Oh, we've been moving right along.
Well, we're still hunting them Cleggses.
Don't suppose you've seen them?
Well, now...
...it don't seem hardIy likeIy, does it?
Nope, had to ask though.
Happen you see them,
I'd appreciate your getting word to me.
We're camped down
by the old California cutoff.
Them Cleggses ain't gonna slip past us.
How about the bacon, marshal?
Oh, yeah.
We're running a little Iow on grub.
Don't suppose you have
an extra side of bacon in there?
Well, uh....
Yeah, I reckon so.
-Help yourself.
Thank you, elder.
I'll get it for you, partner.
-I know just where it is.
Thank you. Thank you.
Bacon's in the second barrel, ain't it, elder?
That's right, son.
-Here you are, partner.
Oh, thank you.
Think nothing of it.
Howdy, marshal.
Whose buckskin horse is this?
Seems like I've seen him
some place before.
Sure have. I tried to seII him to you once.
You can still have him pretty cheap.
...you wouldn't be lying to me,
would you?
Well, now, marshal, I tell you...
...uh, I don't rightly think...
...that, uh, I have told a lie to a man...
...for an awful long time.
And if the circumstances were such...
...that a man had a gun in my back--
I guess about now, Sandy,
is as good a time as any.
--could rightfully tell you--
Kick in, marshal.
Ride that dad-blasted horse.
If I was you, Wiggs,
I'd be careful who I took up with.
There's some mighty unsavory characters
traveling with this wagon train.
That's the Lord's truth, marshal.
Well, thanks for the bacon. Get going.
Wagons west. Hyah!
There was a trail there once.
If it ain't washed out, we'll try it.
Mighty rough going, elder.
Mighty rough going.
I think we can make it
on foot or on horseback...
...but my opinion is,
the grain wagon can't make it.
That grain is more valuable to us
than gold itself.
And we just gotta get--
Did I hear somebody mention gold?
Gold always interests me.
You got gold in this wagon train, elder?
We were talking about our seed grain,
Mr. CIeggs.
We're gonna get it across
even if we have to carry it over...
...bag by bag on our backs.
Well, now...
...my boy Reese
won't be much help to you.
His back's pretty sore
after that whipping you give him.
We wanna talk to you about that later.
Tomorrow, maybe.
When are you gonna make your play?
Well, son...
...did you find the trail
to that Promised Land?
The whoIe trail's all washed out, elder,
but I think we can make it.
Sure take a lot of digging though.
Digging? What do you mean digging?
Oh, sort of a dugway.
There's sure a Iot of mighty pretty country
over that mountain.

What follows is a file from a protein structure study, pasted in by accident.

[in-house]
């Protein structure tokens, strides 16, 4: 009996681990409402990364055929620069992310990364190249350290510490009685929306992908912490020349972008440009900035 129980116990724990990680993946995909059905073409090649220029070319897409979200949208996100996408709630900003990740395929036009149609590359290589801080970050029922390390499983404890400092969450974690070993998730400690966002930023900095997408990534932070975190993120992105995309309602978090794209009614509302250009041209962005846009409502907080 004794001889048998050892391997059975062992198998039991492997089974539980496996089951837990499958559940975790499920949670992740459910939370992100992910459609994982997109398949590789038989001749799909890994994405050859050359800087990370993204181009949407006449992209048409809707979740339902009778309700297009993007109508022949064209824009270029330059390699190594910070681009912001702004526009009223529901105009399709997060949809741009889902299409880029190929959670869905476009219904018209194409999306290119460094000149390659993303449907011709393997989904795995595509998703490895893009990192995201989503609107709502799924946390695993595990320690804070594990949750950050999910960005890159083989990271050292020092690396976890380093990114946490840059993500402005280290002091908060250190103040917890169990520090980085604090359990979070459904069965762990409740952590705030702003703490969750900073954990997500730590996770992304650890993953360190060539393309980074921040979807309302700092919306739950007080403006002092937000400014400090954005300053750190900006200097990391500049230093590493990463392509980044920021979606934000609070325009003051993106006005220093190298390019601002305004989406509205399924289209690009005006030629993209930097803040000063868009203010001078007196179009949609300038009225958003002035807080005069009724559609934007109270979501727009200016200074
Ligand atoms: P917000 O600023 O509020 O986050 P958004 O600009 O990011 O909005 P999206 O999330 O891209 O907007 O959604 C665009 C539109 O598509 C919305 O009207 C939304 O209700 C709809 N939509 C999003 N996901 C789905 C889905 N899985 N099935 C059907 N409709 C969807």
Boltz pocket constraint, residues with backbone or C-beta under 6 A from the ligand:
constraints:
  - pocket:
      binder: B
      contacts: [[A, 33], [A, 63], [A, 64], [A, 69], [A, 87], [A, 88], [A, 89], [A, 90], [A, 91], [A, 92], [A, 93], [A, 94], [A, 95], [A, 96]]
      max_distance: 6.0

River, valley and all.
Well, you better get yourself some food
and we'll start digging.
Well, elder, when you get over
in that pretty valley he's talking about...
...I guess we won't see you no more.
And you won't have no Cleggses
to tie to wagon wheels and whip.
-Travis, I got me a gun.
-Where'd you get that?
From Miss Prudence.
She got it from her little brother.
He got it from his grandpappy
before he got religion.
Now, I'll teII you what I wanna do,
if you'll just back my pIay.
What did you ever shoot at
besides tin cans and beer bottles?
That ain't the point.
I'll take care of them Cleggses
if you'll just back my play.
Be careful that gun don't go off
and blow your brains out.
Now, there's a sharp turn
right around that yonder point there.
-Are you ready, wagon master?
-Ready, elder.
All right, Brother Boulton.
Go on now, get on.
Hey, man, come this way.
Brother Boulton. Brother Boulton.
They didn't make it, Uncle Shiloh.
Kind of dangerous, huh, elder?
-I'll take the next one over myself.
-All right.
Elder Wiggs, I demand the privilege
of taking my wagon over next.
It contains nothing of value,
including the driver.
-Well, now, professor--
-Sir, I insist.
Gus. Gus.
Mr. Peachtree, if you please.
I'm going with you...
...you big ham.
Hey, hey.
Hyah! Come on now.
Hyah! Come on now.
Come on, brother.
Come on.
Get it up, come on now. Get on up.
Get it up, come on. Get on up.
Come on now. Get on up.
Get it up, come on. Get on up.
Come on now, get on up.
Get it up.
-Everything's all clear, Brother Jackson.
-Fine, elder.
Ready, Brother Jackson?
Sam, climb up there and take her across.
All right, elder.
Watch your wheels.
Keep them in that dugway.
It's rough down below.
Give them their head on that upgrade.
Once you get started, don't stop.
Keep them going. Sandy, now--
We're saying goodbye, elder.
We're parting company.
You've been real good to us Cleggses.
Reese, now, he ain't likely to forget you.
None of us is.
So it's only fitting that we give you
something to remember us by.
That grain wagon...
...more valuable than gold itself.
You said so, elder.
Son, get down off of there.
Why? What are you gonna do?
EIder, get up there.
And to save you from asking why,
I'm gonna tell you.
You're gonna have the privilege
of taking that grain wagon over yourself.
Only it's gonna be at a dead run and
them wheels ain't gonna be set in no rut.
Luke, go down by that lead team.
Reese, I'm gonna let you whip them up.
Hit the big one. Hit the big one.
The big one.
HoId it.
Don't shoot. Please, don't shoot.
My boys, you killed my boys.
Good boys they was too.
Whoa, boy. Whoa, easy.
Luke was my oldest boy.
I thought you never drew on a man.
That's right, sir...
...only on snakes.
Well, I'll be doggoned.
I'll be doggoned.